Saturday, January 15, 2005

No protest for me

There are many people who believe that I am first and foremost a capitalist. They are, I suppose, correct. But despite my prowess at sales I am not a worshipper of the almighty dollar. I have never judged the quality of my life upon the amount of money I am earning. Indeed, I enjoyed my earlier life quite well living from paycheck to paycheck.

So here I am, in our slow season, and what with the election being what it was (a farce) I considered doing something I've never done before. Protesting. I come from a proud family of protesters. My father protested the Vietnam War, my brother has protested, even my mother has gone to Washington a few times. So I felt that the upcoming inauguration would be a good opportunity to make my opinion known.

I didn't plan on joining the youth of our nation, yelling and waving banners with slogans like 'No blood for oil" etc. Those people will never get within a half mile of Bush. No, I planned on dressing nice and neat, maybe wearing a tie. I planned on getting onto the motorcade route, and when that stupid monkey passed by I planned on turning my back on him.

I talked with a few friends who showed some interest in going. But there are a lot of logistical barriers to attending a protest during an inauguration where the city has been locked down as if under martial law.

And then life seemed to tap me on the shoulder. It informed me that my home had a leak. It reminded me that we're having a guy hang drywall and a circuit breaker seems to keep popping without reason. It showed me our business account, and while we did good sales this season, we also bought a van and paid for it outright. It reminded me that the Ren season is months off.

So I reluctantly fired up my browser and found a sci-fi convention that wasn't too far away and might generate some income. It starts the day after the inauguration and it would be almost impossible to do the protest and still get to the con in time to set up and start generating sales. I tried for two days to find some other event but there was nothing on the radar unless I was willing to go to Texas or the UK, both of which would require too much outlay for an unknown event.

I feel like I've let down my family, even though they didn't know what I planned on doing. And worse, I feel like I have let an opportunity pass me by which will not come again (at least for this presidente'). Rossana is a pragmatist and she doesn't feel that my presence there would make a great difference, and she is right to a point. But what if 50,000 people who felt like me showed up, and all turned their back on this warmonger? That sends a message. I can only hope that there are other who will do what it takes to make their voices heard.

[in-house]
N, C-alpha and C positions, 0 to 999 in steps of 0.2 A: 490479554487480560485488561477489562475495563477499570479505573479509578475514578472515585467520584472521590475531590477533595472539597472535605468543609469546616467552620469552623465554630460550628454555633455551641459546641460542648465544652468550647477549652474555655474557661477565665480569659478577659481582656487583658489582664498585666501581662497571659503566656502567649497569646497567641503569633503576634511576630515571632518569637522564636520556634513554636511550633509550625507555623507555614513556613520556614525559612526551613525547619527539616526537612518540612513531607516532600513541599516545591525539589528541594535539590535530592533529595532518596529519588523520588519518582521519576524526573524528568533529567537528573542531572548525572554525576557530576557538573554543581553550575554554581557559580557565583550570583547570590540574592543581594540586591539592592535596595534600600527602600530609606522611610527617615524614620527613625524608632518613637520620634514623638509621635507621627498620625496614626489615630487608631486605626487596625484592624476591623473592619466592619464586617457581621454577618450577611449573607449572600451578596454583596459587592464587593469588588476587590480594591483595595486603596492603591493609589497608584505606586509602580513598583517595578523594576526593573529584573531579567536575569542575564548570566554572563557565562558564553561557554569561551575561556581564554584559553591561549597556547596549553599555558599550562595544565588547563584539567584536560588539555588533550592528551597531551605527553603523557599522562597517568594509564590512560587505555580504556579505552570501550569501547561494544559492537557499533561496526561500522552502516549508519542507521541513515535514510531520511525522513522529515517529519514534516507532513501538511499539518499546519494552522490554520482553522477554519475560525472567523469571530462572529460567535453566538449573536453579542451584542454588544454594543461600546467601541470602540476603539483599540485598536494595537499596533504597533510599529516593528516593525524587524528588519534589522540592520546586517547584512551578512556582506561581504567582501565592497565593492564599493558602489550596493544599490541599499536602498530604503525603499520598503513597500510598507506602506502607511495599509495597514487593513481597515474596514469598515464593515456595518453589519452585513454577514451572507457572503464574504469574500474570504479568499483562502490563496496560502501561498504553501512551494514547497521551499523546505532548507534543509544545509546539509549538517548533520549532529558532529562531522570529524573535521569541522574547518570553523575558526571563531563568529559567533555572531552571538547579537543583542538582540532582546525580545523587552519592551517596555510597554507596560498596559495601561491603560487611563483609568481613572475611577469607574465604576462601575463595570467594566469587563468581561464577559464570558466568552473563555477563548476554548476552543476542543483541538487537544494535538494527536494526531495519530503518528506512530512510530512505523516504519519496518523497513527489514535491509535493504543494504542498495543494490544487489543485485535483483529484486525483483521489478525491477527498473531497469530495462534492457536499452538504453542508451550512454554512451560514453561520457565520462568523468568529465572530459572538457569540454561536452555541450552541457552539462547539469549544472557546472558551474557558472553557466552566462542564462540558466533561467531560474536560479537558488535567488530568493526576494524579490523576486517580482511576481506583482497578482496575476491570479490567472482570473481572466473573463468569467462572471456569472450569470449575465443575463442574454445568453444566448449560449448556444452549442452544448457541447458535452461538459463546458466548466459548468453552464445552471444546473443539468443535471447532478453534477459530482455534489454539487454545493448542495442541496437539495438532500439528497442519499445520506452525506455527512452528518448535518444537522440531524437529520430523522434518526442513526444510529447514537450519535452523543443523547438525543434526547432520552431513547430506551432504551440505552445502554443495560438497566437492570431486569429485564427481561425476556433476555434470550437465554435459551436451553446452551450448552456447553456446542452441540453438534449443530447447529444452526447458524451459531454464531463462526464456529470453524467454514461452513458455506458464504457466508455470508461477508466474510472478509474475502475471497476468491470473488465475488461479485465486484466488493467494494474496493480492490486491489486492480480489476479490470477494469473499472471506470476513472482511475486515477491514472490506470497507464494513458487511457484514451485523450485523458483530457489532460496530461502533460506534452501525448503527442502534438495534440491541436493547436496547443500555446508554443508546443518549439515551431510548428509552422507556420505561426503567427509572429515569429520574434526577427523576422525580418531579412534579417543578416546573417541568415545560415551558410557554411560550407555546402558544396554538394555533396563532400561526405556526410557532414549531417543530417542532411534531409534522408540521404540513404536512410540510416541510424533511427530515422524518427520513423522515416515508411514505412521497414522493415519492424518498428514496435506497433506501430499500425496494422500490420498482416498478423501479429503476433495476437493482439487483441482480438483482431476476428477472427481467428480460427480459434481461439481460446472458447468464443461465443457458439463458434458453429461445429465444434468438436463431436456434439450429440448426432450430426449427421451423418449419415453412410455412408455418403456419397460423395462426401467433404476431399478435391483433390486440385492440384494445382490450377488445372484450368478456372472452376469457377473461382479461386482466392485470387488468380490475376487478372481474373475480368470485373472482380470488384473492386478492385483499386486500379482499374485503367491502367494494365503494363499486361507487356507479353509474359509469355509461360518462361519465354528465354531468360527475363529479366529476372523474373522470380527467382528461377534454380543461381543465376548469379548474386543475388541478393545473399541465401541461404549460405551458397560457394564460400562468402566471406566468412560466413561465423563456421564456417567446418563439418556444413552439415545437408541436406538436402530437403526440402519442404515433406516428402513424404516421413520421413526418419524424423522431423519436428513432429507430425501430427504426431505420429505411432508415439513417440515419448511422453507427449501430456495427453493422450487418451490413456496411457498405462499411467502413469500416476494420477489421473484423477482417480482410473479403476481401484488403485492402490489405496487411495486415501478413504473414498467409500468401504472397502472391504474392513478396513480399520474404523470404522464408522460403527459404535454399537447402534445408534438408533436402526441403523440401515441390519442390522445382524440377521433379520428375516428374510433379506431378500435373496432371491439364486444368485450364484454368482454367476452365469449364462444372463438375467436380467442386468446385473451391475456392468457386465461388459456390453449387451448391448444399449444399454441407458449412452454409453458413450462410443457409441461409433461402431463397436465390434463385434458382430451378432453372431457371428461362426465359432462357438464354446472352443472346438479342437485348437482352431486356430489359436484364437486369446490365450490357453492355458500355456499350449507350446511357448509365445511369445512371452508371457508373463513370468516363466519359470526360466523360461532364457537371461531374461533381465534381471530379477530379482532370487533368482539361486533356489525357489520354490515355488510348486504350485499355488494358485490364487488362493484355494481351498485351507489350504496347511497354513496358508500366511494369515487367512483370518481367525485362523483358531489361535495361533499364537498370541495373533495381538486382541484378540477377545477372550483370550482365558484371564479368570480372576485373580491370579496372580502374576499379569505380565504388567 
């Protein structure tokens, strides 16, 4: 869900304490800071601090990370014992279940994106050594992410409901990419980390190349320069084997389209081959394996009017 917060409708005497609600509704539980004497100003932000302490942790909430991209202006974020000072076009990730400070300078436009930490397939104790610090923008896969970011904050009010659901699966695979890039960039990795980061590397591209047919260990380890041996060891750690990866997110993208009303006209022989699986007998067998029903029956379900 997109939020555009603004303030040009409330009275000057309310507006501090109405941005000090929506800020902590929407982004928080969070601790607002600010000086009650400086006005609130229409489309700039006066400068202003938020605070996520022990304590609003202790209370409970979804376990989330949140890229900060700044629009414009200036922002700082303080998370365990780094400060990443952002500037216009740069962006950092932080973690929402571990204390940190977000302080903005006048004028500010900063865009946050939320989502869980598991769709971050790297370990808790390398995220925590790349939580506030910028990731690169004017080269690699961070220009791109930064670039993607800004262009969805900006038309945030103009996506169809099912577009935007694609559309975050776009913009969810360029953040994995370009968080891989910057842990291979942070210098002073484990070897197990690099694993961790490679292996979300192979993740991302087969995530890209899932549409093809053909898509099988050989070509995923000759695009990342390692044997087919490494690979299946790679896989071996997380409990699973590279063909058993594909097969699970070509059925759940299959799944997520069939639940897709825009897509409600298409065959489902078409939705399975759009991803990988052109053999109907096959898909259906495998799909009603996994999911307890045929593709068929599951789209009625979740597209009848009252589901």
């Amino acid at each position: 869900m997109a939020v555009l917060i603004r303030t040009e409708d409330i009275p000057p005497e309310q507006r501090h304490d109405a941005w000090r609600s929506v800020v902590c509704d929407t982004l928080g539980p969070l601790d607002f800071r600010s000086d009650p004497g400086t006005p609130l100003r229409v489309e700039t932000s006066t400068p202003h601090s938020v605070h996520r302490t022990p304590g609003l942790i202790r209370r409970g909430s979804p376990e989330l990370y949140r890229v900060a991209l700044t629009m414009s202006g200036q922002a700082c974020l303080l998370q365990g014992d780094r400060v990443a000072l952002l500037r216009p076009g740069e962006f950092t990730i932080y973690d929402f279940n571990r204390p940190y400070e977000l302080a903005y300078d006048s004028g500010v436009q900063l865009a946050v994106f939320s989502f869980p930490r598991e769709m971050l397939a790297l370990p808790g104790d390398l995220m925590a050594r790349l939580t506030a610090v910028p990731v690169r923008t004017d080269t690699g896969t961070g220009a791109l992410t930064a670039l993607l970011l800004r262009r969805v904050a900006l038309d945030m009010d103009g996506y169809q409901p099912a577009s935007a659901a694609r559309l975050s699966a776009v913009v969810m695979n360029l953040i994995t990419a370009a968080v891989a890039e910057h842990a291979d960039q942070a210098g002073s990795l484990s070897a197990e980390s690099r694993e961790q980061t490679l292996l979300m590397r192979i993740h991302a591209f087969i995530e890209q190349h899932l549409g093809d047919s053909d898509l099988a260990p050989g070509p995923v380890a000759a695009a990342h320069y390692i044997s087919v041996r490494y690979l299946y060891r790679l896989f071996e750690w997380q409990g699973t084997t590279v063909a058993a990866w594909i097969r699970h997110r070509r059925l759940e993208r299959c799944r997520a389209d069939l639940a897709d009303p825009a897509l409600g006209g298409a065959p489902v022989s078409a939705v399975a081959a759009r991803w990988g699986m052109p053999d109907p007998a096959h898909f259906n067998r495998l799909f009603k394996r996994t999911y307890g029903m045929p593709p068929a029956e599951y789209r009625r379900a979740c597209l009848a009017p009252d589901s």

For now I am forced to bow to economic necessity, and it kind of sucks.


Anonymous said...

Although I am not a worshipper of the almighty dollar either, I find it absolutely amazing how many people turn their back on our president. Never forget who it was that approved NAFTA and - amazingly - he wasn't a republican. Or perhaps I could go into Jimmy Carter's intelligent policies on international trade....
Let's all vote for another president who's biggest claim to fame is the number of women he sexually harrassed and how many affairs he propogated on his family...
In God We Trust has an all new meaning when it comes to the leadership of this country!

Steve said...

Indeed, our previous presidents have often made tremendous blunders. Of course, I was in grade school when Carter was in office and my opinions of him were based more on the size of his teeth than on his policy failures. Of course, he did broker the SALT talks didn't he?

The government spent millions of dollars to find out if Clinton was engaged in shady land deals (he wasn't) and to prosecute him for personal failings. Should he have taken greater action against the Taliban? Yes. Hindsight is 20-20.

But Iraq was a case where we could actually see what was coming. The intelligence skewed to match the administrations goals. Did anyone think that introducing democracy into a land that has had no representative government for 1000 years would really work? Especially in a country with Shiite and Sunni muslims? Since America no longer fights wars the war we used to (by completely destroying a counties infrastructure and uniformed fighting force) there is no way to militarily 'win'. The Iraqi's see the U.S. as an occupying Army and there are PLENTY of whack jobs willing to come in from Syria et al to take a crack at us. And when we accidently kill a wedding party, bomb a house full of innocent civilians or humiliate and torture their countrymen, the locals are not going to bake you cookies.